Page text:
But Democrats were certainly not unanimous in their opposition to the war and many became the most militant pro-Union advocates.

Democrat Stephen A. Douglas of Illinois, who had been passed over for Pierce in the Democratic primary of the 1852 presidential election, rallied for the Union in the early days of the war. He was a Western man of Jacksonian principles.

Douglas, echoing President Andrew Jackson in the Nullification Crisis that almost broke the union in 1832, was militant in his appeal to Union and victory, famously saying in his last public speech in 1861, “Every man must be for the United States or against it. There can be no neutrals in this war; only patriots and traitors.”

Douglas said to a gathering of New Yorkers during the 1860 presidential campaign, “I wish to God that we had an Old Hickory now alive in order that he might hang Northern and Southern traitors on the same gallows!”

When asked in Norfolk, Virginia if he would be loyal to the Union if Lincoln were elected president, Douglas said, “The election of a man to the presidency by the American people, in conformity with the Constitution of the United States, would not justify any attempt at dissolving the glorious confederacy.”

Many Democrats with similar principles to Douglas signed up for the Union Army in enormous numbers.

Instead of weakening the Union, opposition strengthened the cause, it kept politicians reasonably honest and on their toes, put pressure on leaders to secure decisive battlefield victory, and prevented rampant violations of civil liberty on behalf of excessive Republican Radicals.

In fact, it was the failure to develop an organized opposition party that doomed the Confederacy. The excesses of government that were, and have been used to blast Lincoln’s war effort were also adopted in the Confederacy, often going far beyond anything that Lincoln or the Republican majority had done.

Historian Emory M. Thomas wrote in The Confederate Nation: 1861-1865 about the excesses and sacrifice of liberty that occurred under the new Southern government. The Jefferson Davis presidential administration and Congress had passed an unchallenged, highly confiscatory and progressive income tax law that Thomas said “proved onerous.” He also wrote that a few dissenters claimed the law was unconstitutional and that it “probably was.”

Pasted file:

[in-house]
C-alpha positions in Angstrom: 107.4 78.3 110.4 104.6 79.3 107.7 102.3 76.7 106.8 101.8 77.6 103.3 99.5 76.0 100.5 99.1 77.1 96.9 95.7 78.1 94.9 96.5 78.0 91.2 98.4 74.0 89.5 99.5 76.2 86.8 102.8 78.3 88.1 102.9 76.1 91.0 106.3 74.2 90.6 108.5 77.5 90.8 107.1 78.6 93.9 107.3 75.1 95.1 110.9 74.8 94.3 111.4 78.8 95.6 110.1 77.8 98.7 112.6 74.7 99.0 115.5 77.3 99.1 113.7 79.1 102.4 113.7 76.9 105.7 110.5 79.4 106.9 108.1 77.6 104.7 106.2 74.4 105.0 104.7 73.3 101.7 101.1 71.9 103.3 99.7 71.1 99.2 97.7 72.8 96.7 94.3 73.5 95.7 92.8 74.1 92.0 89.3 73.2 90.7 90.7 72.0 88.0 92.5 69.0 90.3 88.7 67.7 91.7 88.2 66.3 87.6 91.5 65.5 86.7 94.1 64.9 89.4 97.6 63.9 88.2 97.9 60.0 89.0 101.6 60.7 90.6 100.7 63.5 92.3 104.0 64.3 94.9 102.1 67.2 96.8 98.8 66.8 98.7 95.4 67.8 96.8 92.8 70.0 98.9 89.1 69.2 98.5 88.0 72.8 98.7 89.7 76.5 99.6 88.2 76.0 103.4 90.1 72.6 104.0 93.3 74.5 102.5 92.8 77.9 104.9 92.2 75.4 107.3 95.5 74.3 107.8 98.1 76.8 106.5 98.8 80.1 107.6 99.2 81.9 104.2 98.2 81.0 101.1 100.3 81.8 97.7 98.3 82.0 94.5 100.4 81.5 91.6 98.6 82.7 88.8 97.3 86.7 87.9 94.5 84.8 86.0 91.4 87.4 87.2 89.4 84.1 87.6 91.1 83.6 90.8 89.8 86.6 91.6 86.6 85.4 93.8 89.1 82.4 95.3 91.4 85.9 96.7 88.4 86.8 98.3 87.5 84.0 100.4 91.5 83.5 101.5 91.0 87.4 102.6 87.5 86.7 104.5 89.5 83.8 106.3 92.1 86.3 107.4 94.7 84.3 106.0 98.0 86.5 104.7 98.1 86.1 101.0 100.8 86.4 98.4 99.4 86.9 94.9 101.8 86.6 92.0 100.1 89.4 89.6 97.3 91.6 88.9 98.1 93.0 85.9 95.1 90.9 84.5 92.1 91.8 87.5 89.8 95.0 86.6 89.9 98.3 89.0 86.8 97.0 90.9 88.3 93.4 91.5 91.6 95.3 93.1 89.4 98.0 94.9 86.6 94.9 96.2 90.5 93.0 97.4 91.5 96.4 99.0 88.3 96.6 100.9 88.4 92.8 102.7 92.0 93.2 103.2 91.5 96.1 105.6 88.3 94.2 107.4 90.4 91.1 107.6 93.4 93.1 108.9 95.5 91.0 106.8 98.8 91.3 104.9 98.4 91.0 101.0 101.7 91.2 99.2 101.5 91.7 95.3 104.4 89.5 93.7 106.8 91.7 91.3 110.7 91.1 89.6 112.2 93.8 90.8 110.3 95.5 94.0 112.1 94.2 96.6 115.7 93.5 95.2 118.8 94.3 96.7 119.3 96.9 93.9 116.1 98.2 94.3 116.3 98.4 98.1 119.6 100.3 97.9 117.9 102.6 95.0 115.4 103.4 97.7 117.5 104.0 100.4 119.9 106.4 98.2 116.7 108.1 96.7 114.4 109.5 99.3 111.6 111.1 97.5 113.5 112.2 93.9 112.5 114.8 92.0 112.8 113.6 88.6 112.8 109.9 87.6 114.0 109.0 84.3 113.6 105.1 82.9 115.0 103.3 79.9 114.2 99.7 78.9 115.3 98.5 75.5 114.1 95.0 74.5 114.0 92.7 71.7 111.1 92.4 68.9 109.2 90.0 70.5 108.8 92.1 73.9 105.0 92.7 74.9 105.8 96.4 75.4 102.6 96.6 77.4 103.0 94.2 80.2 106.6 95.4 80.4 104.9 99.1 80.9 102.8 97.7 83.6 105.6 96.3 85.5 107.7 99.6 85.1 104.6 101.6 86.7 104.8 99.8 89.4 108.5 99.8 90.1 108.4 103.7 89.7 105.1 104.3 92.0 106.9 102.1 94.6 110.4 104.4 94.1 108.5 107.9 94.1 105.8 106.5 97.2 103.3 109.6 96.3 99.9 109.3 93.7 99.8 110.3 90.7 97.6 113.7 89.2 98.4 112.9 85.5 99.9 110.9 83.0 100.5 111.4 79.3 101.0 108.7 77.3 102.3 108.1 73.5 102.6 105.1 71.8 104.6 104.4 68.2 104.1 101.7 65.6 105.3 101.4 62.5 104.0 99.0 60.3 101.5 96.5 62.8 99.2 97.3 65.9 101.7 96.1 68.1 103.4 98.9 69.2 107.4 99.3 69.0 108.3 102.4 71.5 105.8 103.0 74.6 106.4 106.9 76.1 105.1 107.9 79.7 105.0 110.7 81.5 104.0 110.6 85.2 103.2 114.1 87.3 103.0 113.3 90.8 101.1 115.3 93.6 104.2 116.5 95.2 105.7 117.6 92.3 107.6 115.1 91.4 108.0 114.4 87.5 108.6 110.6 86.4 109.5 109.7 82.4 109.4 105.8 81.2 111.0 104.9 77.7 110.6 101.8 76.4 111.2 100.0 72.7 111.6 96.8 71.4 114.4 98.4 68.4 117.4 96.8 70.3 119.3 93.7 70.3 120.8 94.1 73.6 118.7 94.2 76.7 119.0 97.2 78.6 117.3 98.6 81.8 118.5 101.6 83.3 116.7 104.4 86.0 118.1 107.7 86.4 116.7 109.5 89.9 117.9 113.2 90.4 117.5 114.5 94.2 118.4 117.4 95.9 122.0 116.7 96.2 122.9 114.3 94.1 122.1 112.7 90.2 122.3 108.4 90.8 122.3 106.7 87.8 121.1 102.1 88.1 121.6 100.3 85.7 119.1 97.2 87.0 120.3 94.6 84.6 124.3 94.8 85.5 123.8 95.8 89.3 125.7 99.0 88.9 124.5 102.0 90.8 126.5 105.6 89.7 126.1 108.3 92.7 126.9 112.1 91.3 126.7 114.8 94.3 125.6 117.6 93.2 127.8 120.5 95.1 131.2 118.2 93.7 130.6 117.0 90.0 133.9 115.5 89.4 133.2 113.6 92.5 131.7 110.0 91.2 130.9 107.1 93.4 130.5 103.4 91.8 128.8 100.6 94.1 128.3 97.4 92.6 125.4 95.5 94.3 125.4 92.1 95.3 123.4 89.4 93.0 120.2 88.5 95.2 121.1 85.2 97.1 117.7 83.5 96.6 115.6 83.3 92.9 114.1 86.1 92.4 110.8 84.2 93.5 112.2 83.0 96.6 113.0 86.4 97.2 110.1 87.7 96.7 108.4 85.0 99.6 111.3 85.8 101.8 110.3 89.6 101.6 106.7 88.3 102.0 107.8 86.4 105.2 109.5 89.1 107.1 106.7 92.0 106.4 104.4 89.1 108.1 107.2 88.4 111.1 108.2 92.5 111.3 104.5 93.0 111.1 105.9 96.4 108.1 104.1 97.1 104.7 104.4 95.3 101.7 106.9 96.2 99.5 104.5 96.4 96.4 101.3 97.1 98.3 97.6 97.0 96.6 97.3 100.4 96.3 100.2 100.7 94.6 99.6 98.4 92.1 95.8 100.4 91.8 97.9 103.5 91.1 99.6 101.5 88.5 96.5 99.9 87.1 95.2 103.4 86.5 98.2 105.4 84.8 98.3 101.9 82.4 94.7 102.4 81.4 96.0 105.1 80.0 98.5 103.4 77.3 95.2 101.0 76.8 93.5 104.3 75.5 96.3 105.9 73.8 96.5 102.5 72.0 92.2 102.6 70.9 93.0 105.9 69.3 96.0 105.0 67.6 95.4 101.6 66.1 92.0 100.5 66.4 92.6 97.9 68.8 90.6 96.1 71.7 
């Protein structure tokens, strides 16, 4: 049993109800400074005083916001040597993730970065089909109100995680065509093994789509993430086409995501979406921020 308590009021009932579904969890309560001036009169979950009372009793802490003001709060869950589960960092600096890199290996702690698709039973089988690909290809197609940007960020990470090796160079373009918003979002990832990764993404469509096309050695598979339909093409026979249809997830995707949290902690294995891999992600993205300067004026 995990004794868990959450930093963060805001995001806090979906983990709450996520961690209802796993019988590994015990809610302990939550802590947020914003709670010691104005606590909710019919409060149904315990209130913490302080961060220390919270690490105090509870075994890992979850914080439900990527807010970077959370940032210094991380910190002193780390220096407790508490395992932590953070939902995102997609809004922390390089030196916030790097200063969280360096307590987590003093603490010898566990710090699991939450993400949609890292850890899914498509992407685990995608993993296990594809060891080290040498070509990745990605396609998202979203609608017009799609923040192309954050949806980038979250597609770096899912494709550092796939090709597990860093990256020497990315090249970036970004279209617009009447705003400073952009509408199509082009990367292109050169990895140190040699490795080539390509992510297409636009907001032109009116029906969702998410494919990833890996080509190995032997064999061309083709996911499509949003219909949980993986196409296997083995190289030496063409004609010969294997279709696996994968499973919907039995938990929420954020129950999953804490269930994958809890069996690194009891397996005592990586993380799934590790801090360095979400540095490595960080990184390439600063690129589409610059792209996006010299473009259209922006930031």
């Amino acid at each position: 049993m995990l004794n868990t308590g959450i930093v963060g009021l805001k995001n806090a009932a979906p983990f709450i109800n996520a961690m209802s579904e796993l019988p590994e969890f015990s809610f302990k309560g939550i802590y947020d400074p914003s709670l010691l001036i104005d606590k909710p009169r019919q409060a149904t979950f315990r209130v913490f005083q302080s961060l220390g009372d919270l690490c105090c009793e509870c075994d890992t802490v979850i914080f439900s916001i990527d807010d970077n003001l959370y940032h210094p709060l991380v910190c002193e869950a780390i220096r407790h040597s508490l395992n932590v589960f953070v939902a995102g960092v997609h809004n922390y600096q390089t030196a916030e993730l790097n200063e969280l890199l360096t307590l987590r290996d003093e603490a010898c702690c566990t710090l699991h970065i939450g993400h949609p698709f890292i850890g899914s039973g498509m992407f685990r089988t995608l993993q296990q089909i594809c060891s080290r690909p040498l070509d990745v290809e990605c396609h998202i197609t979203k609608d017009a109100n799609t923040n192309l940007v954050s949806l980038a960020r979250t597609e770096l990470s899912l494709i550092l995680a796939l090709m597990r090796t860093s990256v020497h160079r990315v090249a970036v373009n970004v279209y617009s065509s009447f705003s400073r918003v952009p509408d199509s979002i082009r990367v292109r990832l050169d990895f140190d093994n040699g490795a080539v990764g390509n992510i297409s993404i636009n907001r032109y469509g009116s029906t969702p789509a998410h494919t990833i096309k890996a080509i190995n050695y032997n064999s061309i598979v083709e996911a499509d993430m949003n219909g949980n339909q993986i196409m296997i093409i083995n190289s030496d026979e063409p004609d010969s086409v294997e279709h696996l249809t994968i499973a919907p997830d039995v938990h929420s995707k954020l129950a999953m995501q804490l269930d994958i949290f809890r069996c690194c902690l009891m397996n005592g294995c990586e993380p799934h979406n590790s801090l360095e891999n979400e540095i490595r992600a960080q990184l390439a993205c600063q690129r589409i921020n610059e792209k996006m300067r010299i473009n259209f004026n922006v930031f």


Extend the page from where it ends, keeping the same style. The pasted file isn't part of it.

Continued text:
Thomas explained how it was that the agricultural South ended up running out of food before bullets:

Using impressed cotton and the congressional authority over blockade running, the supply agencies of the War Department practiced the nearest thing to state socialism to appear in the nineteenth century… The new draft, habeas corpus law, tax levy, currency reduction legislation, and governmental blockade-running monopoly were rather drastic measures.

Without organized dissent, political leaders in the Confederacy made poor, sloppy, or sometimes tyrannical decisions because they had little fear of opposition. These kinds of excesses could be prevented in the vigorous party system of the North.

Copperheads are the subject of a new movie by Ron Maxwell, director of the Civil War films Gettysburg and Gods and Generals. The film demonstrates the home front side of the war, and how issues involving human liberty, the Constitution, and patriotism divided America all the way down to the town and family level. For more information, please visit the film’s website.